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NATIONAL INSTITUTES OF HEALTH (NIH)

Research Supplements for Underrepresented Minorities may be requested by investigators holding current NIH grants to assist in recruiting underrepresented minority investigators and students. The aim of these supplements is to attract and encourage minority individuals to enter and pursue biomedical and behavioral research careers by providing supplemental funds to certain ongoing research grants. In all cases, the proposed research experience must be an integral part of the approved ongoing re-search of the parent grant. As part of this research experience, the minority individual must be given the opportunity to interact with individuals on the parent grant, to contribute intellectually to the re-search, and to enhance her/his research skills and knowledge regarding the particular area of biomedi-cal science. Supplements are available for minority high school students, undergraduate students, research assistants, post-doctoral fellows, and investigators. Deadline: None. Contact: Director, Alcohol Research Centers Program, 301/443-2531; tv9f@nih.gov; http://grants.nih.gov/grants/guide/pa-files/PA-99- 104.html.

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DEPARTMENT OF ENERGY (DOE)

Support is provided for research in the basic energy sciences, high energy physics, nuclear physics, computational and technology research, fusion energy sciences, and biological and environmental research leading to new and improved energy technologies. Duration of awards is up to 3 years. Approximately $400 million will be available for awards in 2001. Deadline: Varies. Contact: 301/903-5212; http://www.sc.doe.gov/production/grants/grants.html.

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FRIEDRICH EBERT FOUNDATION

Postdoctoral/Young Scholar Fellowships provide awards of DM 1,700 per month for 5-12 months for postdoctoral research in Germany. Disciplines include political science, sociology, history and economics. Applicants should have a special interest in contemporary or past German or European affairs and/or German-American relations (particularly comparative studies). Eligible applicants are U.S. citizens who have a Ph.D. or equivalent university degree and at least 2 years of subsequent experience in teaching and/or research. Deadline: 2/28/01. Contact: Barbara Hegedus, 212/687-0208, bhegedus@igc.org.

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DEPARTMENT OF JUSTICE

Proposals are requested for scientifically sound basic research in Examining Minority Trust and Confidence in the Police. Projects should demonstrate a strong potential for making policy and programmatic recommendations. The sponsor will also support rigorous evaluations of programs designed to reduce the incidence of use of force and incivilities that have implications for national replication. Areas of research and evaluation interest include, but are not limited to: determining the nature and extent of police behaviors that humiliate, embarrass or physically abuse, and the effects of these behaviors on public attitudes, particularly those of minorities and youths, toward the police; how perceptions and stereotypes of police, minorities, and youths are formed, how they influence police-public interactions, and how they might be dispelled; the relationship of officer approach, tone of voice, level of respect, and suspect demeanor to use of force and incivilities; the effects of "aggressive" enforcement efforts and specialized street units on community opinions of the police; the impact of various methods and/or types of training, types of accountability systems, and policies on the incidence of use of force and behaviors that humiliate and embarrass; the role of leadership in managing abuses of authority in the field; and the effects of community education programs on the incidence of use of force, incivilities, and attitudes toward police. The sponsor anticipates supporting up to 6 grants, totaling $1,000,000. In general, the maximum period for grants is 24 months. Deadline: 2/15/01. Contact: 800/851-3420; askncjrs@ncjrs.org; http://www.ncjrs.org/txtfiles1/nij/sl000448.txt.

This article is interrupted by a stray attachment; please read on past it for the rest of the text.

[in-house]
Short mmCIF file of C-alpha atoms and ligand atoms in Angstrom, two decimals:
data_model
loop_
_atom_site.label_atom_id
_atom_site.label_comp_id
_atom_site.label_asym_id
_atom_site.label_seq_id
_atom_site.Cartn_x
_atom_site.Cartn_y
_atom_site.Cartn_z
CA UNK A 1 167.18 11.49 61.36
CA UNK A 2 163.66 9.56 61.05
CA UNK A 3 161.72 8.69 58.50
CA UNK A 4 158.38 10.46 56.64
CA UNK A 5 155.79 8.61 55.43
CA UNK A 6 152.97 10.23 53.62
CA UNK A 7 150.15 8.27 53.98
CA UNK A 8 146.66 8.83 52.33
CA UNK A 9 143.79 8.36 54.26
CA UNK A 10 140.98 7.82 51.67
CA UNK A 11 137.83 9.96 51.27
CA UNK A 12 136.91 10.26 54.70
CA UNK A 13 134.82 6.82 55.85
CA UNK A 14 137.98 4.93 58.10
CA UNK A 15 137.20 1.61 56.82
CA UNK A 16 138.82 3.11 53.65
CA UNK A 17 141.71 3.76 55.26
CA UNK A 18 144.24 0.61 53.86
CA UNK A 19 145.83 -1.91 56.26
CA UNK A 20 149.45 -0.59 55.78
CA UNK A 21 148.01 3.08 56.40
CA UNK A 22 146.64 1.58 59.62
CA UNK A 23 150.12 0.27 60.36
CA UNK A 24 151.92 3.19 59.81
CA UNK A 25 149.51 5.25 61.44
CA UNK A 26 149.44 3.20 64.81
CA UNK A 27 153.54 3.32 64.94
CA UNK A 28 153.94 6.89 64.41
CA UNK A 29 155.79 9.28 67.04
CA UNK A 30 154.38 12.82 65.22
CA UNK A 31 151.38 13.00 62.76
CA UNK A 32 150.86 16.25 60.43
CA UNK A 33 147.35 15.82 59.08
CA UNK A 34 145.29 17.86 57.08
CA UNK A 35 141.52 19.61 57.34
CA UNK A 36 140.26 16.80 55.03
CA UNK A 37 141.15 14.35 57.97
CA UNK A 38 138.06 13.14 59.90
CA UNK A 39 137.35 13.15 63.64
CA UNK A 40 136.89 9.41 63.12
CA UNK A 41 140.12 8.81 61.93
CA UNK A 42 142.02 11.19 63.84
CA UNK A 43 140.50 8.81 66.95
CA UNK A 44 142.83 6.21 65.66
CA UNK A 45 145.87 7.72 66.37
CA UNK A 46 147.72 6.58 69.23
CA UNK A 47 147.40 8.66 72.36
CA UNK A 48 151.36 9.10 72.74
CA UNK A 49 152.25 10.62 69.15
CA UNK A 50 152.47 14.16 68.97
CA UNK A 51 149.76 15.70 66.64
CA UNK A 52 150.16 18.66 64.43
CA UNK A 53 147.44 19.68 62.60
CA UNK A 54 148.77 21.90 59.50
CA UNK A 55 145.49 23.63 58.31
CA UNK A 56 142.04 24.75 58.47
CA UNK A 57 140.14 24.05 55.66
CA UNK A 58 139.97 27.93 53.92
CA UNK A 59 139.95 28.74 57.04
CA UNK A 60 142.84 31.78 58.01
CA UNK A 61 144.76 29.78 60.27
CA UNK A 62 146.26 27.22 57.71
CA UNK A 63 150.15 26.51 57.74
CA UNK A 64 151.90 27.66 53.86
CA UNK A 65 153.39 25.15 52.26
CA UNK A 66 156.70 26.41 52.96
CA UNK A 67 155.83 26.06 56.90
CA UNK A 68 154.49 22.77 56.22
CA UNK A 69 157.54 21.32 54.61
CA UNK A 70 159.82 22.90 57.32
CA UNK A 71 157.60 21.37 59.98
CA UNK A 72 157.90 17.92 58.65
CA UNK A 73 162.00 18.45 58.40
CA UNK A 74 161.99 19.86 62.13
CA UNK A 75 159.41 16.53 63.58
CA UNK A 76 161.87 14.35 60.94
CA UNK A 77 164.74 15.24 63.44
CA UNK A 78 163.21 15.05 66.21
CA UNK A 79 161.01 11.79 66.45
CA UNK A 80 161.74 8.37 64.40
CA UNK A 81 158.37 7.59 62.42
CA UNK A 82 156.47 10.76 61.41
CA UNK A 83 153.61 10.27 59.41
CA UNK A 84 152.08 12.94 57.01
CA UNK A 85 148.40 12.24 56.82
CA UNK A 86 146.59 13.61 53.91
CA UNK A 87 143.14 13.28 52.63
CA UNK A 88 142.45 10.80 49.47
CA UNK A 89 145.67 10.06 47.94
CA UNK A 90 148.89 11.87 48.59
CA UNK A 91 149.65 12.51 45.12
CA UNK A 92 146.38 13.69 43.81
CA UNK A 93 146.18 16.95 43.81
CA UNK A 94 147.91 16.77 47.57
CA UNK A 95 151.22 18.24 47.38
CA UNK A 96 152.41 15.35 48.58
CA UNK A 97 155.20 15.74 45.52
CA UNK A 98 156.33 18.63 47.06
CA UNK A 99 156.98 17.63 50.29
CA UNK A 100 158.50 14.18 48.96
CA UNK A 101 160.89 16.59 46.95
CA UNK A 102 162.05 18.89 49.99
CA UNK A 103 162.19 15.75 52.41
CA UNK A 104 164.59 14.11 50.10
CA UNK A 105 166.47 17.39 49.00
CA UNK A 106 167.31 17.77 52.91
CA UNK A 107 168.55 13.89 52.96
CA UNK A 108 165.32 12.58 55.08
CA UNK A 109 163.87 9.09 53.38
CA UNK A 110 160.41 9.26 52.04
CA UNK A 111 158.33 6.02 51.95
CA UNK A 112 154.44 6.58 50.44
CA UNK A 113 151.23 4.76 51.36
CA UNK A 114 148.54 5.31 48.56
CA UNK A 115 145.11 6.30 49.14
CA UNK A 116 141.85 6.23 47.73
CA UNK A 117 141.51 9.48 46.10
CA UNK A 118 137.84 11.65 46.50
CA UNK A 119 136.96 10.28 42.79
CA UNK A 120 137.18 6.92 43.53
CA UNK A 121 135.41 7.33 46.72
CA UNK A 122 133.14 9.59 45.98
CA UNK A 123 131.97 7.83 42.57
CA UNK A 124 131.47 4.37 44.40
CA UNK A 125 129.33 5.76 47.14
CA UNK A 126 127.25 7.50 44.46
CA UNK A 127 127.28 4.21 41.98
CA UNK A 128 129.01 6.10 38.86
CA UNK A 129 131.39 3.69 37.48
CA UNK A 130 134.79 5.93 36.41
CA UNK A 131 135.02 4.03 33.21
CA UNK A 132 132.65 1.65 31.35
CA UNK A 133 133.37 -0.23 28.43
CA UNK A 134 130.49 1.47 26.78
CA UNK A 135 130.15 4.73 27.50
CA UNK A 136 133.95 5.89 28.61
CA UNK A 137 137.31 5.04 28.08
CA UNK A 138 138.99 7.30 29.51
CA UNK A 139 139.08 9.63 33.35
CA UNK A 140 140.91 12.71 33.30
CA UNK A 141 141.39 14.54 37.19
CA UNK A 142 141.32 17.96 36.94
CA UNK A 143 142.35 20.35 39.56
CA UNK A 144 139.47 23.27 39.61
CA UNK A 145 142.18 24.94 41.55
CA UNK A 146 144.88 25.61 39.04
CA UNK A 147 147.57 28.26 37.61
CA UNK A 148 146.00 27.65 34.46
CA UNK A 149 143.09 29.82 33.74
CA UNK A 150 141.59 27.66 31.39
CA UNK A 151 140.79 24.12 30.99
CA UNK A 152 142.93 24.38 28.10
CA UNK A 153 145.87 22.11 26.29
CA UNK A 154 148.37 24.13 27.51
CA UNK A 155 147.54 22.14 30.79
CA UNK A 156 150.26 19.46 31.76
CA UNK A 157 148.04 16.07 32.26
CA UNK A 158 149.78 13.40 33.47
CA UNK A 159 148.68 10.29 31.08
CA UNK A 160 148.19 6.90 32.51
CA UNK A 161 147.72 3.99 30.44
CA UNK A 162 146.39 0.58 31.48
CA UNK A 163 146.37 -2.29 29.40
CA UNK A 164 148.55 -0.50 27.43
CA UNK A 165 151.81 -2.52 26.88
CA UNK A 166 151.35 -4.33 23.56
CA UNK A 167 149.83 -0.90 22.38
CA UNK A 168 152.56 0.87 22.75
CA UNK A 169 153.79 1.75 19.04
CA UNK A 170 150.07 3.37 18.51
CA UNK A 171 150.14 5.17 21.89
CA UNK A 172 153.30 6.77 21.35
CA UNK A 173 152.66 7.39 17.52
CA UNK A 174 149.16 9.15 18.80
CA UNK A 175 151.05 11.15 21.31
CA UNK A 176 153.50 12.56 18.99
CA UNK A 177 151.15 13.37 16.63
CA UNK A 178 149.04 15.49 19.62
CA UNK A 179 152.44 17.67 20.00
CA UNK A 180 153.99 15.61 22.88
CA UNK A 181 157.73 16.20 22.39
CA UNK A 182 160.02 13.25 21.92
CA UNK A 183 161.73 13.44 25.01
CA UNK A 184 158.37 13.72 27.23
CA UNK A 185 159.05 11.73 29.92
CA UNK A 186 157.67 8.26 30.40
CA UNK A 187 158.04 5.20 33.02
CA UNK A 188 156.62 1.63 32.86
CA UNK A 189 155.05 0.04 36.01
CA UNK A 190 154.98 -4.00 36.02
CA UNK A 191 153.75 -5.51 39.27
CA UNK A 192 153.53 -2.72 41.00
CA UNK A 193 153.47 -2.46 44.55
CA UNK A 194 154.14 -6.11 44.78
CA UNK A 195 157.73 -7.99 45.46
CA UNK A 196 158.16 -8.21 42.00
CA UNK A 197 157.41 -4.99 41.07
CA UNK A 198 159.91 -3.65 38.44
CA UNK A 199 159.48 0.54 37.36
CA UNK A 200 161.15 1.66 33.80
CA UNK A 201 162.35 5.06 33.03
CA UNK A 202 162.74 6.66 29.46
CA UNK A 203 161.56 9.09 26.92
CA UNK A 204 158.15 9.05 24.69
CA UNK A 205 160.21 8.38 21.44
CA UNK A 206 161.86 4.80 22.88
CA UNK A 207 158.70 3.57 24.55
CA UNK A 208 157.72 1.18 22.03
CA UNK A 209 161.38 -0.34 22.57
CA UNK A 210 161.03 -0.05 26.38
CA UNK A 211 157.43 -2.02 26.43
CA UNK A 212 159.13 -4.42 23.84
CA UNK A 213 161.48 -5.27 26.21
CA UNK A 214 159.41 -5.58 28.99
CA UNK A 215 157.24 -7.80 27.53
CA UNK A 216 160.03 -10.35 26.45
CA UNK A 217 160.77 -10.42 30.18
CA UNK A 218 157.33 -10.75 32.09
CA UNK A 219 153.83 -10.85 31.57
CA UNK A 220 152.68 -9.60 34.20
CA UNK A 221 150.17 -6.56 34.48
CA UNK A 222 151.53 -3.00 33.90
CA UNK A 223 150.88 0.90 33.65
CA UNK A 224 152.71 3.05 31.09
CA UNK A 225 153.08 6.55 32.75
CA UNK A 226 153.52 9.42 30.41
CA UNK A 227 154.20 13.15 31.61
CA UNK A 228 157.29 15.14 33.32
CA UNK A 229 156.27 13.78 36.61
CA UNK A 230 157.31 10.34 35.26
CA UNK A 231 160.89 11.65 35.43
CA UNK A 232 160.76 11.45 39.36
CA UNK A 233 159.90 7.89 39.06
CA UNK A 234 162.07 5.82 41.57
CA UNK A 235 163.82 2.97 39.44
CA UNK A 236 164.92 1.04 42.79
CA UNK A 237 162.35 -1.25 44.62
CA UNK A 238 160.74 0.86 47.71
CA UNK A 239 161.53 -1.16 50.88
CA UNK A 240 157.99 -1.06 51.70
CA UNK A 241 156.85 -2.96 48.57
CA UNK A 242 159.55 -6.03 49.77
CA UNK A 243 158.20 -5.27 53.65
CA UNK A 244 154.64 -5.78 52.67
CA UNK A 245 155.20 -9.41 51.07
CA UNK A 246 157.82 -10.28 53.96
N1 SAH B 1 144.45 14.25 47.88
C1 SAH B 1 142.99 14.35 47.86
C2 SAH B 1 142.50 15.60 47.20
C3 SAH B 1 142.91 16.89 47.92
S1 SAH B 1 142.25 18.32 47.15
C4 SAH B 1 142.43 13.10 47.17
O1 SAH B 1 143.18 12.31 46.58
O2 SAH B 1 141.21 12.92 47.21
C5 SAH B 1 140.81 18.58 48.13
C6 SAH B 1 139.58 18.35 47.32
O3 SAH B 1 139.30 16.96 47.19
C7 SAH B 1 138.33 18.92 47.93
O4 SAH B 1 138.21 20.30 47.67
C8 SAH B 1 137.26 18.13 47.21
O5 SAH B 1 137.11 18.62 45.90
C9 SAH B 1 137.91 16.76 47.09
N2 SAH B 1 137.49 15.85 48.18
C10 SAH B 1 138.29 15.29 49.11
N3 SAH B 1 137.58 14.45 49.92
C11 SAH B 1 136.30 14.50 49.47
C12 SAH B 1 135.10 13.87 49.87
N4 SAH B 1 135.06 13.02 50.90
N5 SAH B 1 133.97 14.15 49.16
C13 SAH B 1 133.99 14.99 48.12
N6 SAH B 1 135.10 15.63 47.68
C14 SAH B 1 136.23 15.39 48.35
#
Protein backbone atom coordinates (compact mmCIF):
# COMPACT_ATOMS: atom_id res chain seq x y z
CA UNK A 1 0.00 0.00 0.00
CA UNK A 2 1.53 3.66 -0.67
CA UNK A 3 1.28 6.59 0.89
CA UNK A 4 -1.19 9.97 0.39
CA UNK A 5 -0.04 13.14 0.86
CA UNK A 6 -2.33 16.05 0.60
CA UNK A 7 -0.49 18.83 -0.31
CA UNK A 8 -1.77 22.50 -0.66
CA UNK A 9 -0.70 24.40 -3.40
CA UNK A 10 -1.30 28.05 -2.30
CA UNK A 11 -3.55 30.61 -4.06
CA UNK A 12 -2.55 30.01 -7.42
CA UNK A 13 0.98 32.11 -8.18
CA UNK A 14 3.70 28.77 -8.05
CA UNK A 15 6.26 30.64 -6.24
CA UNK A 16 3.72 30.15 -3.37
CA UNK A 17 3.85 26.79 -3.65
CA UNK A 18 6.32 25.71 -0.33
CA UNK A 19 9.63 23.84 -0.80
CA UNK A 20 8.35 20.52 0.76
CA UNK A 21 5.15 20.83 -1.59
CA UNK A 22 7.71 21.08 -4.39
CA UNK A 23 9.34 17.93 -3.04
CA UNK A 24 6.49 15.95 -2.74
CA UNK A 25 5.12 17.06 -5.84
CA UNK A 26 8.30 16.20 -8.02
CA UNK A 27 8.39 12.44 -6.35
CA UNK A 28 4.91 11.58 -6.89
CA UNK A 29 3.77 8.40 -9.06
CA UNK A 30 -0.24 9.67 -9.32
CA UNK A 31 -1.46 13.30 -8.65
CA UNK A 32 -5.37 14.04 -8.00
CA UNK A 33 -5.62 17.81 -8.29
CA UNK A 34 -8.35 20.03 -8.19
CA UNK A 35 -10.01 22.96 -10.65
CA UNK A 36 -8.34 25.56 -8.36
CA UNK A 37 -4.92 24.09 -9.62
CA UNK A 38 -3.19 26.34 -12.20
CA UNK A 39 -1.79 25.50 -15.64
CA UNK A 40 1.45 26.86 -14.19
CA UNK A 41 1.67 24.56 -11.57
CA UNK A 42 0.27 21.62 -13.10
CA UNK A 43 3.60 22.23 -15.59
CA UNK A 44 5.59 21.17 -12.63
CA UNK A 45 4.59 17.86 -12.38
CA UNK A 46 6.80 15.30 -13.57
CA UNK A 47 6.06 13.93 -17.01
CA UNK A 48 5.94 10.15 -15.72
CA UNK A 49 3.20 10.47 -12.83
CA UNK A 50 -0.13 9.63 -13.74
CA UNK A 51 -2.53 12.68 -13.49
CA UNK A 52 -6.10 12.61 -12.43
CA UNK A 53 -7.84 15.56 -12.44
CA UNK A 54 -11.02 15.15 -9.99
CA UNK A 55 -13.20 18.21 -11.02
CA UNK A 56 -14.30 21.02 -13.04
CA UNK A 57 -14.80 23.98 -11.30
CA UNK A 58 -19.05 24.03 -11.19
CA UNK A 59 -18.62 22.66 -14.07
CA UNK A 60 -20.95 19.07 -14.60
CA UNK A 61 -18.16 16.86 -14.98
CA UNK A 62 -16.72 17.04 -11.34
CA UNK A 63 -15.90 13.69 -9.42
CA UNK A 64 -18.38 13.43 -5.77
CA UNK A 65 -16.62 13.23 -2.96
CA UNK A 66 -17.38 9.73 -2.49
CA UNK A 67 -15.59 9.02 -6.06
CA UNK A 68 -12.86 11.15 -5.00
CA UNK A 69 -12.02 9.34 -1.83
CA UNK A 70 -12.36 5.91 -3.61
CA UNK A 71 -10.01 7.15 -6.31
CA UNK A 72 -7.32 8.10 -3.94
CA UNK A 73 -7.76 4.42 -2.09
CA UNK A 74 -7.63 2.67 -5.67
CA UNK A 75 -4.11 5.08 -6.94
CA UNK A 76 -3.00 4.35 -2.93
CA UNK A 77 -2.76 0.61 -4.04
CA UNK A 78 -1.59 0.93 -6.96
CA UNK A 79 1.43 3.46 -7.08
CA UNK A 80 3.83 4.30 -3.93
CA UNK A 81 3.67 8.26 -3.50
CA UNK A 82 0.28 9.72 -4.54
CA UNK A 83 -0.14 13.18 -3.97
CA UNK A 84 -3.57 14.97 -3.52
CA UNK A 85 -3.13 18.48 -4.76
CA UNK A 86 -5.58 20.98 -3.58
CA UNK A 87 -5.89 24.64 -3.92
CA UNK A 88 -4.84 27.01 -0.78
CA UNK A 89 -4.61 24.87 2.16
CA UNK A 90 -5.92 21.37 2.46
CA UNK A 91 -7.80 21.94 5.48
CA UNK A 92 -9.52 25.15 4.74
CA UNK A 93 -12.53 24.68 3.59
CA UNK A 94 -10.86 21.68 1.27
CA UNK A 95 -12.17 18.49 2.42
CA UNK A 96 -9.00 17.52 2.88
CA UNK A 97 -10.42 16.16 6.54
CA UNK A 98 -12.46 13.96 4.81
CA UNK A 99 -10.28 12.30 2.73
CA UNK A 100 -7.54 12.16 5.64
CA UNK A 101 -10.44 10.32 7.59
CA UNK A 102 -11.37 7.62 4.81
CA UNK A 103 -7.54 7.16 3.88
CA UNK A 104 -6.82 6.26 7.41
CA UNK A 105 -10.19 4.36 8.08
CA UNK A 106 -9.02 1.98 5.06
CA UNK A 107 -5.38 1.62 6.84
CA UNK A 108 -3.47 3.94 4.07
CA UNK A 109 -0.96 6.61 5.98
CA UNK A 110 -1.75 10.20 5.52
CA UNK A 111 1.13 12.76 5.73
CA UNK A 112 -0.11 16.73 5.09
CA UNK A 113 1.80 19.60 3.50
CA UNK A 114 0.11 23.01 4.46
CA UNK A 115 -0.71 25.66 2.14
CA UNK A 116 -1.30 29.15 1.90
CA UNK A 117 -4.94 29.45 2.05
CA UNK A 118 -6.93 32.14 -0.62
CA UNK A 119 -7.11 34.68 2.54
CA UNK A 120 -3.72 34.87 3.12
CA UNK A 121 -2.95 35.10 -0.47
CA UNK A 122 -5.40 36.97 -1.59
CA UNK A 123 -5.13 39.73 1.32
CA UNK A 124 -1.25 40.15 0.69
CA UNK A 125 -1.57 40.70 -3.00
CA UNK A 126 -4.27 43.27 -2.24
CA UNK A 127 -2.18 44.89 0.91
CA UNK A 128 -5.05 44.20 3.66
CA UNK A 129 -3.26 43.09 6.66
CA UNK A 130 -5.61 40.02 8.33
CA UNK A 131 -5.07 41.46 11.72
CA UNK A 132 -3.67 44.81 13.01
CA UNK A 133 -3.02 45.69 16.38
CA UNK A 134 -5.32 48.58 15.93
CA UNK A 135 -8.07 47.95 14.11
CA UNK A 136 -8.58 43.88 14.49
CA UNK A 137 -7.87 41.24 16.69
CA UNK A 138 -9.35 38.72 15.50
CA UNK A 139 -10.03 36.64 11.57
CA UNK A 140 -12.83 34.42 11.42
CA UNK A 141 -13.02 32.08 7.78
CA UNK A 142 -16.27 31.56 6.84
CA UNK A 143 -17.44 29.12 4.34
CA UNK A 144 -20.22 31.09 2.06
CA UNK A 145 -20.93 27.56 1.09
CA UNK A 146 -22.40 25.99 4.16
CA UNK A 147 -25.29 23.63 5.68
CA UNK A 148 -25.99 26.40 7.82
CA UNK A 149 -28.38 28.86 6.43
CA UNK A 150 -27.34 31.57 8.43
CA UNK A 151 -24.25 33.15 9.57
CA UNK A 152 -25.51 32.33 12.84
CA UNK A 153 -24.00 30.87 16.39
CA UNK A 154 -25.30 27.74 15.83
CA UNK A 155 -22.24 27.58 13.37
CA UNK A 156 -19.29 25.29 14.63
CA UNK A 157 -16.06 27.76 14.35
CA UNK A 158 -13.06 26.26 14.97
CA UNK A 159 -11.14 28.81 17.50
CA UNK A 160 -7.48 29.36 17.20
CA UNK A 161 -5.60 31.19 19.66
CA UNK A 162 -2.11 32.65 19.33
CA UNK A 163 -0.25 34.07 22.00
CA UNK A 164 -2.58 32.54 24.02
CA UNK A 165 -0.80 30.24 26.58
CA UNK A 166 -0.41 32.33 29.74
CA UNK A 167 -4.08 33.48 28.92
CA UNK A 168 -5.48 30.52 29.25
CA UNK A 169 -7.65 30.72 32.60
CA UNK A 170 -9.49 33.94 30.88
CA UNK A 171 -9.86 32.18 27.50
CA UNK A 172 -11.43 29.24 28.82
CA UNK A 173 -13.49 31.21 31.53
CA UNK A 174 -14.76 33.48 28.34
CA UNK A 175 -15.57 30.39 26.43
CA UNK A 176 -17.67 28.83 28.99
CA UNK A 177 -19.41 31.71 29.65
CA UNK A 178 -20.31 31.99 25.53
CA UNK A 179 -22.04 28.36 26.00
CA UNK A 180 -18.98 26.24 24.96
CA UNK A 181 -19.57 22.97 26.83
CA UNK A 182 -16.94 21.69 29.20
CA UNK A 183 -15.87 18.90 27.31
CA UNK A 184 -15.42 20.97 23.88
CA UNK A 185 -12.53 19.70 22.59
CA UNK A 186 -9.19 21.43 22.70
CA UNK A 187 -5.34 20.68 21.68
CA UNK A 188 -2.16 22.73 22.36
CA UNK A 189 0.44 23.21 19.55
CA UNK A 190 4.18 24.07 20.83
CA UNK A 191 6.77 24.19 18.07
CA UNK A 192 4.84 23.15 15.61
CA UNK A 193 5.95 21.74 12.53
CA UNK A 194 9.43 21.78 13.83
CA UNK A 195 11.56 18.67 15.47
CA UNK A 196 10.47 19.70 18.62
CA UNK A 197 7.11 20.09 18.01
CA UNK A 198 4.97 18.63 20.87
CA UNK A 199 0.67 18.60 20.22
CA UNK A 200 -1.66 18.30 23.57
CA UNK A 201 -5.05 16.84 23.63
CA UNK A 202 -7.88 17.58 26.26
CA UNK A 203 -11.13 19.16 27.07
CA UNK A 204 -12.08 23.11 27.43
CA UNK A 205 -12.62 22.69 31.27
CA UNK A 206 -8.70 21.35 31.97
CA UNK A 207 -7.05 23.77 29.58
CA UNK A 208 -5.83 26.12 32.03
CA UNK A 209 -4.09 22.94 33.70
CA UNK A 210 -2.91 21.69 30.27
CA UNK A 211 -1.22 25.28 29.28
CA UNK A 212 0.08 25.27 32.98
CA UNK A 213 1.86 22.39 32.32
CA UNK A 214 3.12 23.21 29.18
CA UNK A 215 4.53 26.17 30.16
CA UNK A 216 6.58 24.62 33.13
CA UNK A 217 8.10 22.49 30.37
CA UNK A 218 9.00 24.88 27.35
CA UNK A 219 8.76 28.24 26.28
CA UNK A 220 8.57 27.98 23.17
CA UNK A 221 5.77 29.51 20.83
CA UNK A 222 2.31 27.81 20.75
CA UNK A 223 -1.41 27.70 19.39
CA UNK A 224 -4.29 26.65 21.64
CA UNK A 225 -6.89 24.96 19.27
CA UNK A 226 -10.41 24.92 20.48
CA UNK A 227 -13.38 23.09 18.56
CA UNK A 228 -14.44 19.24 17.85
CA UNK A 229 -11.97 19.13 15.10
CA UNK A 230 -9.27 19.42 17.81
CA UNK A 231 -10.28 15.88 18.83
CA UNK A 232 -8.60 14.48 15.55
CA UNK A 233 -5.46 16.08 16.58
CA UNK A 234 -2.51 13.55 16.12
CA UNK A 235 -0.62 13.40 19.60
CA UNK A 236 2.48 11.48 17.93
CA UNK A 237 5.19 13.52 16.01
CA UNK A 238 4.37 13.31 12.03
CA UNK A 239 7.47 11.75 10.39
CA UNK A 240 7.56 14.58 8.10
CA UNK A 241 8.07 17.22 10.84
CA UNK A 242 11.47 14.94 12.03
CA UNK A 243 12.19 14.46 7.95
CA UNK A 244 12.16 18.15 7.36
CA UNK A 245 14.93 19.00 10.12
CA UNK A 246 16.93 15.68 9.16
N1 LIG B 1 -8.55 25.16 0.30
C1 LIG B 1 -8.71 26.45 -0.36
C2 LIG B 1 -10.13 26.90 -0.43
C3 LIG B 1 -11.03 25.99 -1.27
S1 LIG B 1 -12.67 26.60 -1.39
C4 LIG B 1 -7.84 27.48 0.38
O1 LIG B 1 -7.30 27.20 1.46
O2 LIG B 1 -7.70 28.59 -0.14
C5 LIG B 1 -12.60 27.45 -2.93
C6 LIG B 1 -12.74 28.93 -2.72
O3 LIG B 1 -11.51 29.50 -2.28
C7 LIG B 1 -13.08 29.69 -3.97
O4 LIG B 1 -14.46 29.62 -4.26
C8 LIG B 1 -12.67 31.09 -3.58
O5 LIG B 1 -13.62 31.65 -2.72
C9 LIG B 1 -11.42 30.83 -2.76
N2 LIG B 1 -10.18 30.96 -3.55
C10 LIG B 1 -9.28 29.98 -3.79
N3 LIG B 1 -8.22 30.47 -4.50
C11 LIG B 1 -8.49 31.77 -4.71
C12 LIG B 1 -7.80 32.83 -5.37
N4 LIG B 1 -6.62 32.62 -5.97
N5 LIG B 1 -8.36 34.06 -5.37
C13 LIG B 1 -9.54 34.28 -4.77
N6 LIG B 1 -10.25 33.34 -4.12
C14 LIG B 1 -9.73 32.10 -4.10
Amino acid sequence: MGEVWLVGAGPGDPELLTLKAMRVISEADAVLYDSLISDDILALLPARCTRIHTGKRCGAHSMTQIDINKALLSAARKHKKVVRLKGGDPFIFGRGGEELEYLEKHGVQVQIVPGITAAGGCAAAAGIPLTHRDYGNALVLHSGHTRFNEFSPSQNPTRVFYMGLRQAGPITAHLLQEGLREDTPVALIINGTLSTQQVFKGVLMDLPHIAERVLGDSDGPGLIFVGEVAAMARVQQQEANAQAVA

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-- Sally Eckert-Tilotta, Interim Director, Office of Research and Program Development.

UNIVERSITY LETTER is published weekly (bi-weekly during the summer) and distributed at no charge to members of the University community. It is also available online at http://www.und.edu/dept/our/uletter.htm.

All articles submitted for publication should be labeled "University Letter" and must reach the editor by 1 p.m. Tuesday. Electronic submissions may be sent to jan_orvik@mail.und.nodak.edu. Attachments to University Letter require approval of the editor and an account number. University Letter is issued by the UND Office of University Relations, Jan Orvik, editor, Box 7144, 411 Twamley Hall, 777-2731.

UND is an equal opportunity/affirmative action institution.